Do the Thing You Love
We are all challenged to use our time well. We have so many options offline and on, that deciding what is the best use of time can be overwhelming.
I find this is particularly true of people who have something creative on the agenda, something close to their hearts that no one else is clamoring for them to finish: the book, the quilt, the sculpture. When it’s just you wanting to create something, it can be very challenging to make time for that project. This goes both for people who try to squeeze their art projects in around the edges of work and family, without calling themselves artists, and for those trying to grow artistic careers. It’s hard making time for our passion.
Maybe it’s exacerbated living in New England. I sometimes think we’re especially haunted by the self-denial of uptight forebears. My mother always counseled doing the scut-work first to get it out of the way before rewarding oneself with some pleasurable activity. But that work had a way of never being finished. There was always something more she could do to: if she’d cleaned the kitchen, she could get dinner started, or suddenly it seemed imperative to clean out the fridge.
It’s not so unusual to come to the end of your life without having attended to that one elusive thing your soul called out for you to do.
My mother’s daughter, I’ve also tried to use my creative pursuits as a reward. Do your taxes, then you can work on the novel or on designing that blouse, or on writing that short story. But somehow that reward always stayed slightly out of reach. I’d slog through my chores--which seemed to take forever-- and then it would be time to pick up kids, or make dinner or collapse into bed, exhausted.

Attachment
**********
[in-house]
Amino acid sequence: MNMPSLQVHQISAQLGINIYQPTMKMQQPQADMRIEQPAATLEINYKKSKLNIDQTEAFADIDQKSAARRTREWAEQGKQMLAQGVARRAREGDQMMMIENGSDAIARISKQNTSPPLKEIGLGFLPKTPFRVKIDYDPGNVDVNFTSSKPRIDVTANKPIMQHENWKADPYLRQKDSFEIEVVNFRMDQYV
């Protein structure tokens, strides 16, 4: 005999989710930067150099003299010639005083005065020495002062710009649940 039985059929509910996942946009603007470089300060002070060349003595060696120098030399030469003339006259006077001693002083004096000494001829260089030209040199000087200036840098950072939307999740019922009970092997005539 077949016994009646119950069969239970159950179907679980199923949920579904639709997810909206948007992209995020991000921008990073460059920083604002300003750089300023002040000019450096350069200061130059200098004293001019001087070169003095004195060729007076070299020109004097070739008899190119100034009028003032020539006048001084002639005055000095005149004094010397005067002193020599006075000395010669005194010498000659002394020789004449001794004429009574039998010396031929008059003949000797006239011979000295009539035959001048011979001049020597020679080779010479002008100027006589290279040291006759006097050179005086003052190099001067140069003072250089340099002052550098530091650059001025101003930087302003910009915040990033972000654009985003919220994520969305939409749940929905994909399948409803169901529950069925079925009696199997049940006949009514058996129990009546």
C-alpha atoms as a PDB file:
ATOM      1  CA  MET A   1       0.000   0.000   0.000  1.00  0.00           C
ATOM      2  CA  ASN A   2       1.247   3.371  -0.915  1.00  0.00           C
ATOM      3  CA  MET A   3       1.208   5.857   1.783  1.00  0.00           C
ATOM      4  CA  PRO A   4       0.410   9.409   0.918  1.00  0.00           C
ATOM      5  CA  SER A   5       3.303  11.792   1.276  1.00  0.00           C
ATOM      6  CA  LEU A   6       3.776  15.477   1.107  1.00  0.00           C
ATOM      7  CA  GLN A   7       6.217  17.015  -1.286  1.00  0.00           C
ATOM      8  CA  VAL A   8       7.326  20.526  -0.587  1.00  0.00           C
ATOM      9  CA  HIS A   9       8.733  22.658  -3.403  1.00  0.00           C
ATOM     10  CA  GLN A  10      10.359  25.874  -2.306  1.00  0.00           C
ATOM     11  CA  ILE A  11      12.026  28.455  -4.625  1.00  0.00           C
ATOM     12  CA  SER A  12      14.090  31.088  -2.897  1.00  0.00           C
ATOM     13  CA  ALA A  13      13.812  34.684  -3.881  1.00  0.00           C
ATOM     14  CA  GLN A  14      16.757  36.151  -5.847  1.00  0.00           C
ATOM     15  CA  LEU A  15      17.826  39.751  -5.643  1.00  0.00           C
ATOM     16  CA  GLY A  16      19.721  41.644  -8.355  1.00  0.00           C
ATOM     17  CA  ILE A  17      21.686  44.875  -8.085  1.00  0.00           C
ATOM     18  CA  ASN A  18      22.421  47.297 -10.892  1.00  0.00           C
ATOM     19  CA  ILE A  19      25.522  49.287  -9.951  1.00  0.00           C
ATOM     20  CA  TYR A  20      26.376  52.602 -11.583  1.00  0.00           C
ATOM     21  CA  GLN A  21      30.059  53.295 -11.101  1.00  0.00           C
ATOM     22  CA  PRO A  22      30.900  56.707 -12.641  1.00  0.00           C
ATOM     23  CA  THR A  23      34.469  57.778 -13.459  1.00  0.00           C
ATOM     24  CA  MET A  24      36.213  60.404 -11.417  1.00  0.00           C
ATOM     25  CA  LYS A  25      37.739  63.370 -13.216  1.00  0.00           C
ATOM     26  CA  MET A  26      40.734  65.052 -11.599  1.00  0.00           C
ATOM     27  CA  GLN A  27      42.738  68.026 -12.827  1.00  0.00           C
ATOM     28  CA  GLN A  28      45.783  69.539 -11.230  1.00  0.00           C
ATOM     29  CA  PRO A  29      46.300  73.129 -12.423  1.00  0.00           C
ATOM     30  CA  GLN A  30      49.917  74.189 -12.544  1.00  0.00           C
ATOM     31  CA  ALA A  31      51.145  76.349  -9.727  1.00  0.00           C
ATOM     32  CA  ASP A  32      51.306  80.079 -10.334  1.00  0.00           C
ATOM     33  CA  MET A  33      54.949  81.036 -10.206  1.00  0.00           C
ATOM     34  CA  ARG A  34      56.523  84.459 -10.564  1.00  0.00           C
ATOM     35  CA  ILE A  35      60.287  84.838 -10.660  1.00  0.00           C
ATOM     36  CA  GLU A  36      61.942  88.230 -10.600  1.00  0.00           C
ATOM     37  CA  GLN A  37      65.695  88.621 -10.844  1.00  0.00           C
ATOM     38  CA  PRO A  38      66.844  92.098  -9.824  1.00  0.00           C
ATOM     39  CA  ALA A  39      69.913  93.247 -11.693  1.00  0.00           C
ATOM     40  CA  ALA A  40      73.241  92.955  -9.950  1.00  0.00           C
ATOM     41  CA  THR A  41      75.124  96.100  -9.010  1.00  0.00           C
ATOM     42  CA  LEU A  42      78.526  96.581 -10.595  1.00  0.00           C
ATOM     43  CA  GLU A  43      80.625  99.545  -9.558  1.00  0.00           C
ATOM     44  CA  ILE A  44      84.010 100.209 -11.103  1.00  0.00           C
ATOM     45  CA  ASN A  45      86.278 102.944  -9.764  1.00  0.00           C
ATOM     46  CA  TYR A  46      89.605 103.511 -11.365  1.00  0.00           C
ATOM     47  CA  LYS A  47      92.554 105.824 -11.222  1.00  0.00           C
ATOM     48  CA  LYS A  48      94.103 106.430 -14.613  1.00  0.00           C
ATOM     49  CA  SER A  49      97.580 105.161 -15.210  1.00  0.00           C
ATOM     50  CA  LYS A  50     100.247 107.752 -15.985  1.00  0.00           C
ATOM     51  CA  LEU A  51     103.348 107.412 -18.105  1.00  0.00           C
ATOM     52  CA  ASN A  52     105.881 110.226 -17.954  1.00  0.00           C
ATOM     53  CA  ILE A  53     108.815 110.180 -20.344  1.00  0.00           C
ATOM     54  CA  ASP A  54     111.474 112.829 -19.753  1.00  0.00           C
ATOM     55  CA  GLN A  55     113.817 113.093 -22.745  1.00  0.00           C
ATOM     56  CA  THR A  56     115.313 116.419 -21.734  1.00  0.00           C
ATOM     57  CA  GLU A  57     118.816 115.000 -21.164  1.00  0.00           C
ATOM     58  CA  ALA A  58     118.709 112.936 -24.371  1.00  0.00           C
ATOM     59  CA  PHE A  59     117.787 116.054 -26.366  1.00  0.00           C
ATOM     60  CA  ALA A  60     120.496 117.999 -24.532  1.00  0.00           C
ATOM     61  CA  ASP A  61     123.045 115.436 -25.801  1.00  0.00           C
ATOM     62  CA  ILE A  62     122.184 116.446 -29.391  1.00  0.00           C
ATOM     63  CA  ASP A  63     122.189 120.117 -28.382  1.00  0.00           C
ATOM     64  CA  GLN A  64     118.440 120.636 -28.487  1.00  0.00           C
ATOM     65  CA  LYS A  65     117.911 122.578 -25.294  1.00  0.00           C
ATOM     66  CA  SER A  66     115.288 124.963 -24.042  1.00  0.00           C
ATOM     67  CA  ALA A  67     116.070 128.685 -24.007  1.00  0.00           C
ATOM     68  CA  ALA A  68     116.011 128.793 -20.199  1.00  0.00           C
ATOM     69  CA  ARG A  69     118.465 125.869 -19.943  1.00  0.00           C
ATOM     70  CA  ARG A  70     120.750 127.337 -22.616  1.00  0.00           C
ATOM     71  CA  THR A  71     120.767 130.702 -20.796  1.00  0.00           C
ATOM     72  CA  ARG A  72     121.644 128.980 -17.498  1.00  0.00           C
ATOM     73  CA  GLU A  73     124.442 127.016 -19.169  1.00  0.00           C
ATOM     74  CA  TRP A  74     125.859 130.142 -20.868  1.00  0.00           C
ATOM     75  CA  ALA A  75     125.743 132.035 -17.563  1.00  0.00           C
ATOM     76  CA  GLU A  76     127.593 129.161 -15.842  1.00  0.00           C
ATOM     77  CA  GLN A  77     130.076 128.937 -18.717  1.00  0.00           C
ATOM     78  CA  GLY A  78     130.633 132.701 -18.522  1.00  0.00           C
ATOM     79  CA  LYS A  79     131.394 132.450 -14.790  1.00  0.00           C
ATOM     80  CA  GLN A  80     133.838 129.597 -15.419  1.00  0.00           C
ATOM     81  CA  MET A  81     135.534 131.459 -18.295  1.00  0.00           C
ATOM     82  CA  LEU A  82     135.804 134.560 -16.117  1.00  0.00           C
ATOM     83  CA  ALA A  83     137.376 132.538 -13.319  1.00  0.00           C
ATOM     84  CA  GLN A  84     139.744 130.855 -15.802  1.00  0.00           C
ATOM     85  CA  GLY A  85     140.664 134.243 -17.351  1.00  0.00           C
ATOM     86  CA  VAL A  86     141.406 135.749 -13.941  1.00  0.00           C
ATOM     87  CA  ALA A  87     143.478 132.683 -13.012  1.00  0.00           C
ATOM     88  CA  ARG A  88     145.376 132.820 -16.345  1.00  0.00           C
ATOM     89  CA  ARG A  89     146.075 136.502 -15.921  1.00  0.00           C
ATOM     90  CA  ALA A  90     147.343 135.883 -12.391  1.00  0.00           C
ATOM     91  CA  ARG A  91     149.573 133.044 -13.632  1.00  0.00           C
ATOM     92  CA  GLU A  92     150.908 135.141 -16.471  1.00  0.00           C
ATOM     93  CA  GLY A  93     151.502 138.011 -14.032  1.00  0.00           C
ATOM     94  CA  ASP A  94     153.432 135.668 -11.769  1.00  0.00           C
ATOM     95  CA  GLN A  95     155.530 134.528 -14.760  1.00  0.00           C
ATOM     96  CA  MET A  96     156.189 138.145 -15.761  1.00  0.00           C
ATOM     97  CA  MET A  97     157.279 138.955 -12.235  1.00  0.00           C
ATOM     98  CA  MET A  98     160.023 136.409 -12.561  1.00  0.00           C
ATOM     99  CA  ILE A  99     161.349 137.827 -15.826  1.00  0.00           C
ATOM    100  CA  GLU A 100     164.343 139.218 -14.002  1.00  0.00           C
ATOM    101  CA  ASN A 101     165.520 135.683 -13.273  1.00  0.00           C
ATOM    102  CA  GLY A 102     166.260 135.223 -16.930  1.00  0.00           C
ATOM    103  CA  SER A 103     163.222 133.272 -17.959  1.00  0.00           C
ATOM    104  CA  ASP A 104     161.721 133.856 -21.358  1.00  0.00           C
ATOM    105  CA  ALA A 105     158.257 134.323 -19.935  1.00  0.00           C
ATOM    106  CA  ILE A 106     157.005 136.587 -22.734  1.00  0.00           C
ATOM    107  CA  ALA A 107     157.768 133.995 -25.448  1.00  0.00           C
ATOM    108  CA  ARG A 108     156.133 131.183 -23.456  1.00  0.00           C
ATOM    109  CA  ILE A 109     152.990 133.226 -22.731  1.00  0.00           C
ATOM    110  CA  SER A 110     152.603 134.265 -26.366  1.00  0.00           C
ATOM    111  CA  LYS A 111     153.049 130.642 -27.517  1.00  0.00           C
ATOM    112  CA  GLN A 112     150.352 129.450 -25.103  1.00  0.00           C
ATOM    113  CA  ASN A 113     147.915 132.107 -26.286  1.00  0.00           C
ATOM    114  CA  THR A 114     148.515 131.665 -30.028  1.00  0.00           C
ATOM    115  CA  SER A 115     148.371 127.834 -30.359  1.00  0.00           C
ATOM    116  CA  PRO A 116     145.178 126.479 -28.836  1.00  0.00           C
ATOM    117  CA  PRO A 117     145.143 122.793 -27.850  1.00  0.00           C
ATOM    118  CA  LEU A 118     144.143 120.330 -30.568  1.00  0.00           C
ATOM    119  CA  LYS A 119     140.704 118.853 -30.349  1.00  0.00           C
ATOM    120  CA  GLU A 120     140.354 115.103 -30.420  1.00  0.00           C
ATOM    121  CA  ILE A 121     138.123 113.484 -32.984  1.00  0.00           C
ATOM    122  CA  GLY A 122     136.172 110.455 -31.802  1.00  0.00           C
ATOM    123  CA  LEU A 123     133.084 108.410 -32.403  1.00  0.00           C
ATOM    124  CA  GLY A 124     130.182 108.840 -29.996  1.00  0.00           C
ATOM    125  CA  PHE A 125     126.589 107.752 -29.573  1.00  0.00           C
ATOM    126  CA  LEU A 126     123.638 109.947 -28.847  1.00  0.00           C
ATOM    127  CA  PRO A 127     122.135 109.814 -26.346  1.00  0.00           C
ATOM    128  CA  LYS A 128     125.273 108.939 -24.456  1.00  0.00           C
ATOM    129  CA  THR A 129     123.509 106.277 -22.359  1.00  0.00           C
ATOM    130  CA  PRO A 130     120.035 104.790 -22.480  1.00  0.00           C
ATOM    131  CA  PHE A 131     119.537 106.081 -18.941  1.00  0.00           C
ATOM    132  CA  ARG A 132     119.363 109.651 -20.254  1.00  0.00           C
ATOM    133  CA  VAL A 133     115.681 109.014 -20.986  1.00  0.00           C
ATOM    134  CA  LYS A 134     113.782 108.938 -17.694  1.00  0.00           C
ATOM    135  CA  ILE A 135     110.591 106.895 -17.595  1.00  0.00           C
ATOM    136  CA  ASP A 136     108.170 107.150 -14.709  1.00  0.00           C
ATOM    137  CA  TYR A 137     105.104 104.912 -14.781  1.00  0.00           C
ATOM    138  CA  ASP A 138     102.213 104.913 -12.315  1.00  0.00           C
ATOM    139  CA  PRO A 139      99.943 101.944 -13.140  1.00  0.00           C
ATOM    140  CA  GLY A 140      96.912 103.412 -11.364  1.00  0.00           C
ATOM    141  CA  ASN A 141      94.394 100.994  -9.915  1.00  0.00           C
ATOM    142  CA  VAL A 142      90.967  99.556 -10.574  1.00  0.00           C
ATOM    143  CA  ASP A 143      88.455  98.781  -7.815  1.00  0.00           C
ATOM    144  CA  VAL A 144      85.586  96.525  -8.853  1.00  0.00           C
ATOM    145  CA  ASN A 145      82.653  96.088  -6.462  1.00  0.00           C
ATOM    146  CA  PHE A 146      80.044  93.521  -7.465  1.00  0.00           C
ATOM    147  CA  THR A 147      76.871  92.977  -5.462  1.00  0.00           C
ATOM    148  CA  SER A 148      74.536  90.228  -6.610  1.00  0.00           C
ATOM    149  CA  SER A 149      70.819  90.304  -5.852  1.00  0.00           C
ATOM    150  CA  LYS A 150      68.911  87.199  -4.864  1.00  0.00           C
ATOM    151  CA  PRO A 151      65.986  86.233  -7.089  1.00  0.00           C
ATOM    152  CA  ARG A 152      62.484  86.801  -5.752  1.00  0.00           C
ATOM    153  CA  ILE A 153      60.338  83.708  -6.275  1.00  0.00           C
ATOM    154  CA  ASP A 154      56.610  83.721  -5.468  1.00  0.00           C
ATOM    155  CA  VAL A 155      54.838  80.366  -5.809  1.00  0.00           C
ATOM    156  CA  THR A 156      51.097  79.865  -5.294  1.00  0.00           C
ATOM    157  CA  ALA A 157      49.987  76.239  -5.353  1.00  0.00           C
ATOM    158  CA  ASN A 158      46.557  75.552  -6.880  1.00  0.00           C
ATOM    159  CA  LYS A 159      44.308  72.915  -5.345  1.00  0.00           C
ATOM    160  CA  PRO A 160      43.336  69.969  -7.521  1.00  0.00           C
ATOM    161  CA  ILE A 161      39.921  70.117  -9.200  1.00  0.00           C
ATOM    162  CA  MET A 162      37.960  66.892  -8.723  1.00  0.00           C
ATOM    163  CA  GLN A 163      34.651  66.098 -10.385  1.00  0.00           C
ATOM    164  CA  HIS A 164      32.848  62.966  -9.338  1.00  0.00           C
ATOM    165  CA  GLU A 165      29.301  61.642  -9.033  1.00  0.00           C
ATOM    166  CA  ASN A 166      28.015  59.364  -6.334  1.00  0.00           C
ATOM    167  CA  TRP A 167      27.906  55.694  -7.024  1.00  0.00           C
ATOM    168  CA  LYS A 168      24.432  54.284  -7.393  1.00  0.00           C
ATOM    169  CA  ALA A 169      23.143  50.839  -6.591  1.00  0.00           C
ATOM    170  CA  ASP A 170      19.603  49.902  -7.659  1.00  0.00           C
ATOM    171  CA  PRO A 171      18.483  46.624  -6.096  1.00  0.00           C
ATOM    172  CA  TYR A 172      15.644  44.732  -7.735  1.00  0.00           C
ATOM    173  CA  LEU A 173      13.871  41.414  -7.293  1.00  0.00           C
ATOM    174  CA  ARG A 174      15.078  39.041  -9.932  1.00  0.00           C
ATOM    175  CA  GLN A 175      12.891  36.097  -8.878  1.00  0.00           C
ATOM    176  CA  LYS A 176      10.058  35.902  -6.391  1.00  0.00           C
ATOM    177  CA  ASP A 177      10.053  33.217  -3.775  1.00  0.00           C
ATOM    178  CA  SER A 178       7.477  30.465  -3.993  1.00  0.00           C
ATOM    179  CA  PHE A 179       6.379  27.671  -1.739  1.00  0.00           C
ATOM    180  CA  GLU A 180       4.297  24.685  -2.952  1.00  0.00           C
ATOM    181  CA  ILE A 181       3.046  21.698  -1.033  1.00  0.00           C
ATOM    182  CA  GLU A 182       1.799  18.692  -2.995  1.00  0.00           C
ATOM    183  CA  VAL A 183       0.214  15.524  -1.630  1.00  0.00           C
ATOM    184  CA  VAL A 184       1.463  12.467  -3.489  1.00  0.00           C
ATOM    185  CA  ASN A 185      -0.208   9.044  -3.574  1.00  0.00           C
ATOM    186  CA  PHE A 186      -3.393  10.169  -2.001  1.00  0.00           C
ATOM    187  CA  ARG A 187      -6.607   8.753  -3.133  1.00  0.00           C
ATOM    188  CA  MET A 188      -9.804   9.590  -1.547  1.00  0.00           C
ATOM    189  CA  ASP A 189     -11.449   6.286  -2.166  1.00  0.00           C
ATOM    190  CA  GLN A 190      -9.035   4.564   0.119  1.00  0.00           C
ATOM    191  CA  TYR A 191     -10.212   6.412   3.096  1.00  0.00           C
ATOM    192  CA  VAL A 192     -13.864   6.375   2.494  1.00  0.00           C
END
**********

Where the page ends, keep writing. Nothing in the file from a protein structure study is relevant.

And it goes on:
On the way into town to do errands today, I opened the topic up with my husband.
His answer was immediate and emphatic: pay yourself first. Do the thing you want to do. The resulting joy will give you energy to power through the chores in 1/3 the time you’d otherwise take. You’ll have made progress on something important, which will give you confidence.
What’s more, he said, following the Pay Yourself First plan simplifies all the other decision making you have to do. Things become clearer to you because you have not lied to yourself about what really needs attention. You also save yourself and those around you a lot of frustration. You are, in short, a happy camper.
This feels so weird and new, it’s going to take a leap of faith, then some practice, to achieve. But I think it’s worth a shot.
A Buddhist saying pops into mind: There is no path to happiness. Happiness is the path.
Could this be what they meant?